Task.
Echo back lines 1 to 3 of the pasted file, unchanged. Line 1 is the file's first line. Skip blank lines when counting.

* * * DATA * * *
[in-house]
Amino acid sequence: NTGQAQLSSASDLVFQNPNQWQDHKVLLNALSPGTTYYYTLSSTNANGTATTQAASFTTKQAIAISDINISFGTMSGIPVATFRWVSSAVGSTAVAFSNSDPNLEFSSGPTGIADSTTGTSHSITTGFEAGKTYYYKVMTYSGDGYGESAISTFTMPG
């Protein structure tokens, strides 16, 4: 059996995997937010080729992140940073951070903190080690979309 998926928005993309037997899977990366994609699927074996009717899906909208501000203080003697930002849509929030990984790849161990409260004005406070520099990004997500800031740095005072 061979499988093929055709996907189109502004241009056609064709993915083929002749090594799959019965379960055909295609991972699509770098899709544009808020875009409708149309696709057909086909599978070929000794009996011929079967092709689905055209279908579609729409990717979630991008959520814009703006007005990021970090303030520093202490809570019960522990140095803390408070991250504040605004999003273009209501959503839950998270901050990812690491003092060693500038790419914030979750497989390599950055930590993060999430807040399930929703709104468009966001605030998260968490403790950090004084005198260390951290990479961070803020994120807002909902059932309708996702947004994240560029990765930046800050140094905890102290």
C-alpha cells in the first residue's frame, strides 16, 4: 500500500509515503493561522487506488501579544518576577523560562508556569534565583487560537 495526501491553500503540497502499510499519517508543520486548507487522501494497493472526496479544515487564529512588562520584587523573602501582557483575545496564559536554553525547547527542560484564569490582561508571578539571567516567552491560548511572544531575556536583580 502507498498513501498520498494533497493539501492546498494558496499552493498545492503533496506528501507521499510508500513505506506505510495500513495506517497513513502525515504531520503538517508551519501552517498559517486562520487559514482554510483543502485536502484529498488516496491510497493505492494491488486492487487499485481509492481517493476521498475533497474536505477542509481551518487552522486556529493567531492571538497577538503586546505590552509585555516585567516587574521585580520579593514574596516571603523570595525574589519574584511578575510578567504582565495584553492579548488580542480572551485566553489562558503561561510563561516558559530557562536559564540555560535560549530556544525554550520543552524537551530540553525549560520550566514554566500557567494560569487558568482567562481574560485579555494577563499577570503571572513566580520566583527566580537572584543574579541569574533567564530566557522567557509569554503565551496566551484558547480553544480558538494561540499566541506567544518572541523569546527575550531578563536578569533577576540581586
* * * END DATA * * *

[in-house]
Amino acid sequence: NTGQAQLSSASDLVFQNPNQWQDHKVLLNALSPGTTYYYTLSSTNANGTATTQAASFTTKQAIAISDINISFGTMSGIPVATFRWVSSAVGSTAVAFSNSDPNLEFSSGPTGIADSTTGTSHSITTGFEAGKTYYYKVMTYSGDGYGESAISTFTMPG
């Protein structure tokens, strides 16, 4: 059996995997937010080729992140940073951070903190080690979309 998926928005993309037997899977990366994609699927074996009717899906909208501000203080003697930002849509929030990984790849161990409260004005406070520099990004997500800031740095005072 061979499988093929055709996907189109502004241009056609064709993915083929002749090594799959019965379960055909295609991972699509770098899709544009808020875009409708149309696709057909086909599978070929000794009996011929079967092709689905055209279908579609729409990717979630991008959520814009703006007005990021970090303030520093202490809570019960522990140095803390408070991250504040605004999003273009209501959503839950998270901050990812690491003092060693500038790419914030979750497989390599950055930590993060999430807040399930929703709104468009966001605030998260968490403790950090004084005198260390951290990479961070803020994120807002909902059932309708996702947004994240560029990765930046800050140094905890102290």